According to data from Europa, in 2022, the European Union (EU) produced a total of 14.7 million bicycles.
In recent years, bicycle production in the EU has maintained a growth rate of over 10%. Compared to the previous year, bicycle production increased by 10% in 2022. In 2021, the EU produced a total of 13.5 million bicycles, marking an 11% increase from 2020. If we extend the timeline from 2012 to 2022, bicycle production in the EU increased by 29% over the course of a decade, with rapid growth over the past three years.
The EU has a strong cycling culture, and policies and facilities in various countries are very bike-friendly. However, there is significant variation in bicycle production among different countries within the EU. In 2022, the largest producer was Portugal (2.7 million bicycles), followed by Romania (2.6 million), Italy (2.5 million), Germany (1.7 million), and Poland (1 million). This ranking was similar to 2021 when Portugal (2.9 million), Romania (2.5 million), Italy (1.9 million), Germany (1.4 million), and Poland (1.2 million) topped the list. Portugal has emerged as a major player in European bicycle production.
European Bicycle Imports Grow by Over 30%
In 2022, the EU imported 6.4 million bicycles valued at 2.5 billion euros. In 2021, the EU imported 5.74 million bicycles valued at 1.896 billion euros. Compared to 2021, EU imports in 2022 increased by 32%.
Of these, 1.2 million were electric bicycles, showing a 16% increase, while 5.2 million were non-electric bicycles, marking a 9% decrease. Overall, the bicycle trade increased, with electric bicycles outpacing non-electric bicycles in growth, resulting in a rapid increase in trade volume. The 32% surge in import value is also due to significant price increases in bicycles. The total import value of electric bicycles skyrocketed to 1.137 billion euros, with an average unit price increasing from 823 euros in 2021 to 959 euros.
According to data from last year, European bicycle imports hit a historic low of 54,522 units in December 2022. However, as the market improved in 2023, the total import value of bicycles remained significantly higher than in the same period the previous year. The average import price for electric bicycles also increased substantially, and traditional bicycle prices saw notable growth as well. In January and February 2023, the average unit values for these two months reached 568.16 US dollars and 681.39 US dollars, respectively. February’s average unit price was 43.47 US dollars higher than the historic record set in December 2022. Bicycle average unit prices have soared to record levels.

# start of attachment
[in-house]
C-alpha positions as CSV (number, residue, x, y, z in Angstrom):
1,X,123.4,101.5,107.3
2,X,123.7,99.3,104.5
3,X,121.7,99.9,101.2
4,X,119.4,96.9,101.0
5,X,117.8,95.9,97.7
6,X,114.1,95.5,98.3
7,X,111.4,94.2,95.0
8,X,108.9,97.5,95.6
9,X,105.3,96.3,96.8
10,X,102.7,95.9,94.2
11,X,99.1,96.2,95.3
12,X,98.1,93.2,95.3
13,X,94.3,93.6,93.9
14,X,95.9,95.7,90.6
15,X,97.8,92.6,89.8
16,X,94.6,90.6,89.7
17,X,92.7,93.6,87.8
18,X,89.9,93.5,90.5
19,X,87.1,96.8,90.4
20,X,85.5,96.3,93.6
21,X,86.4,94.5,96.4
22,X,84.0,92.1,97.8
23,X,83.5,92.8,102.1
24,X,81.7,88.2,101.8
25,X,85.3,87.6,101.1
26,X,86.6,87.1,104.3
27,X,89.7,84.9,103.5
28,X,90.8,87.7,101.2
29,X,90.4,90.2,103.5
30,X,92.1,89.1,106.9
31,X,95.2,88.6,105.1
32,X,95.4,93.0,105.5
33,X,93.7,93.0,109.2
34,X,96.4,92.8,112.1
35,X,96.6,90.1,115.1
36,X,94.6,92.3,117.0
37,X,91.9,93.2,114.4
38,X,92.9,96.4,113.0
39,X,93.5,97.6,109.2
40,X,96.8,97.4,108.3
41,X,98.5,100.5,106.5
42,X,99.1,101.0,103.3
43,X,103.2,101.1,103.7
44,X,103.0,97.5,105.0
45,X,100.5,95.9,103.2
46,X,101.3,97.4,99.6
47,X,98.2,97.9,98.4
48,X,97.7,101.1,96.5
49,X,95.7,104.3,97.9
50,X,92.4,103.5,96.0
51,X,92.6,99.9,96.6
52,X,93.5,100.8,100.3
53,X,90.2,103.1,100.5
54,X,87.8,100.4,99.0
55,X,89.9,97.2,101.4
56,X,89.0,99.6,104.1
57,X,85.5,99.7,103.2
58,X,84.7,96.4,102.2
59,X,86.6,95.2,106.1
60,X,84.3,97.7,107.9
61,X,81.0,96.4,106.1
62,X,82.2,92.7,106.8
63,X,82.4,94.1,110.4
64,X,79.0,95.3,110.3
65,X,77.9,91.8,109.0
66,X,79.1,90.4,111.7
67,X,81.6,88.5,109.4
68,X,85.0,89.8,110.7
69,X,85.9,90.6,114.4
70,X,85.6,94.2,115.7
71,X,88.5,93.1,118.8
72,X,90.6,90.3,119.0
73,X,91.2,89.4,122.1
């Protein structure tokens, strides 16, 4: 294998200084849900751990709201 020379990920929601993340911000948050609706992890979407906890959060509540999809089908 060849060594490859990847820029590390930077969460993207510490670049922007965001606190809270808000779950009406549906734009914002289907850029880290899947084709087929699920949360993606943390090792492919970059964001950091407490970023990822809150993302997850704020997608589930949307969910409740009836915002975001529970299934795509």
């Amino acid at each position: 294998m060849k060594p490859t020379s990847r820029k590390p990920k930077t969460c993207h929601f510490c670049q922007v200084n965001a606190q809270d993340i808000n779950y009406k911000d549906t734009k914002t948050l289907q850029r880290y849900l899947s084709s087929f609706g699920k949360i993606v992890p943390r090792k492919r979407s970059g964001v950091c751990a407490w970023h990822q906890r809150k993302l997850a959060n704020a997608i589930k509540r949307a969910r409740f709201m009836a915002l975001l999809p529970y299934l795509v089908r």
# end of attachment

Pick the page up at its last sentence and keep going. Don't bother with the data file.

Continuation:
Cambodia and Taiwan: Major Sources of Bicycle Imports
In 2022, most of the non-electric bicycles imported into the EU came from Cambodia (30% of total external bicycle imports), followed by Taiwan (23%), China (11%), Bangladesh (10%), and Turkey (6%). For electric bicycles, the majority came from Taiwan (56% of total external electric bicycle imports), followed by Vietnam (14%), Switzerland (13%), China (8%), and Turkey (5%).
European Bicycle Exports Grow by 22%
In 2022, the EU exported bicycles worth 1.1 billion euros, marking a 22% increase compared to 2021. Of these exports, 365,000 were electric bicycles, showing a 16% increase, while 1 million were non-electric bicycles, representing a 31% decrease compared to 2021. Bicycle imports in 2022 were more than double the value of exports, totaling 2.5 billion euros and increasing by 32%. The overall growth in bicycle trade value can be attributed to the increase in electric bicycle trade, driven by the higher prices of electric bicycles.
Switzerland and the United Kingdom are the Major Export Destinations
In 2022, Switzerland was the primary destination for EU exports of non-electric bicycles, accounting for 25% of total external exports, followed by the United Kingdom (23%) and the United States (7%). For electric bicycle exports, Switzerland and the United Kingdom were also the primary destinations, accounting for 38% and 27%, respectively, of the total external electric bicycle exports. Following them were the United States (13%) and Norway (9%).